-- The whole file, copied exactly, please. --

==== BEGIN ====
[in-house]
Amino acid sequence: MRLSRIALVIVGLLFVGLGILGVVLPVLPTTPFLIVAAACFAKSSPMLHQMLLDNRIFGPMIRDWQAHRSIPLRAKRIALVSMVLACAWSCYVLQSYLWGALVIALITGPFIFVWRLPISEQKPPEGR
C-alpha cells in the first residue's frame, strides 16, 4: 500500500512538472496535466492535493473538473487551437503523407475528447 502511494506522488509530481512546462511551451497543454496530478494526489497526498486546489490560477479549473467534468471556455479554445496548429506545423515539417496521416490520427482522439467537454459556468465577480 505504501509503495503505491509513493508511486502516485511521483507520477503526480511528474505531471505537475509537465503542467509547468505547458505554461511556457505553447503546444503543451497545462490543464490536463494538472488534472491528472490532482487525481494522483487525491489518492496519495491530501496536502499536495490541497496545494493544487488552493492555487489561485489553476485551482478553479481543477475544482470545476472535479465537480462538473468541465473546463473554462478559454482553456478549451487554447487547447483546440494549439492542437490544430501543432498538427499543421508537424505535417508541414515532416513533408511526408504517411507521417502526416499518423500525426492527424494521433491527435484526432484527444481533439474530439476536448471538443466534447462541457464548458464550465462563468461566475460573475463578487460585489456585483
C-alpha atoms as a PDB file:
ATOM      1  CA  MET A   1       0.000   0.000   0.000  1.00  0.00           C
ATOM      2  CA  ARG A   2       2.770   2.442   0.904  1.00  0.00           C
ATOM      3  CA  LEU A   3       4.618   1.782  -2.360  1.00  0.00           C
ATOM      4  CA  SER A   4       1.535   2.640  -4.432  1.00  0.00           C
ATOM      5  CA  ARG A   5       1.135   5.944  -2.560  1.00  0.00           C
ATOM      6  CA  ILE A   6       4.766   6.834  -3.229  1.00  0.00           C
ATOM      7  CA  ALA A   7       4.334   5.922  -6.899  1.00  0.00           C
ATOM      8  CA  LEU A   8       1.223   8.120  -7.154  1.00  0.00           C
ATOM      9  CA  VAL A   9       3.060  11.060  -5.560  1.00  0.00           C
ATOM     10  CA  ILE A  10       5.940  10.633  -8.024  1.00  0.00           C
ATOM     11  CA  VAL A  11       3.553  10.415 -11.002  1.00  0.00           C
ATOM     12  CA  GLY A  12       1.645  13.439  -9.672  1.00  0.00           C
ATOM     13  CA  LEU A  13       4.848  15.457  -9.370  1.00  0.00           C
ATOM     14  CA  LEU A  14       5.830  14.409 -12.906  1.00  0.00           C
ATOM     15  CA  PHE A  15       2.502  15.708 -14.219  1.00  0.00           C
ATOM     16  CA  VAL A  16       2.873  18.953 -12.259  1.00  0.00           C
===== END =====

[in-house]
Amino acid sequence: MRLSRIALVIVGLLFVGLGILGVVLPVLPTTPFLIVAAACFAKSSPMLHQMLLDNRIFGPMIRDWQAHRSIPLRAKRIALVSMVLACAWSCYVLQSYLWGALVIALITGPFIFVWRLPISEQKPPEGR
C-alpha cells in the first residue's frame, strides 16, 4: 500500500512538472496535466492535493473538473487551437503523407475528447 502511494506522488509530481512546462511551451497543454496530478494526489497526498486546489490560477479549473467534468471556455479554445496548429506545423515539417496521416490520427482522439467537454459556468465577480 505504501509503495503505491509513493508511486502516485511521483507520477503526480511528474505531471505537475509537465503542467509547468505547458505554461511556457505553447503546444503543451497545462490543464490536463494538472488534472491528472490532482487525481494522483487525491489518492496519495491530501496536502499536495490541497496545494493544487488552493492555487489561485489553476485551482478553479481543477475544482470545476472535479465537480462538473468541465473546463473554462478559454482553456478549451487554447487547447483546440494549439492542437490544430501543432498538427499543421508537424505535417508541414515532416513533408511526408504517411507521417502526416499518423500525426492527424494521433491527435484526432484527444481533439474530439476536448471538443466534447462541457464548458464550465462563468461566475460573475463578487460585489456585483
C-alpha atoms as a PDB file:
ATOM      1  CA  MET A   1       0.000   0.000   0.000  1.00  0.00           C
ATOM      2  CA  ARG A   2       2.770   2.442   0.904  1.00  0.00           C
ATOM      3  CA  LEU A   3       4.618   1.782  -2.360  1.00  0.00           C
ATOM      4  CA  SER A   4       1.535   2.640  -4.432  1.00  0.00           C
ATOM      5  CA  ARG A   5       1.135   5.944  -2.560  1.00  0.00           C
ATOM      6  CA  ILE A   6       4.766   6.834  -3.229  1.00  0.00           C
ATOM      7  CA  ALA A   7       4.334   5.922  -6.899  1.00  0.00           C
ATOM      8  CA  LEU A   8       1.223   8.120  -7.154  1.00  0.00           C
ATOM      9  CA  VAL A   9       3.060  11.060  -5.560  1.00  0.00           C
ATOM     10  CA  ILE A  10       5.940  10.633  -8.024  1.00  0.00           C
ATOM     11  CA  VAL A  11       3.553  10.415 -11.002  1.00  0.00           C
ATOM     12  CA  GLY A  12       1.645  13.439  -9.672  1.00  0.00           C
ATOM     13  CA  LEU A  13       4.848  15.457  -9.370  1.00  0.00           C
ATOM     14  CA  LEU A  14       5.830  14.409 -12.906  1.00  0.00           C
ATOM     15  CA  PHE A  15       2.502  15.708 -14.219  1.00  0.00           C
ATOM     16  CA  VAL A  16       2.873  18.953 -12.259  1.00  0.00           C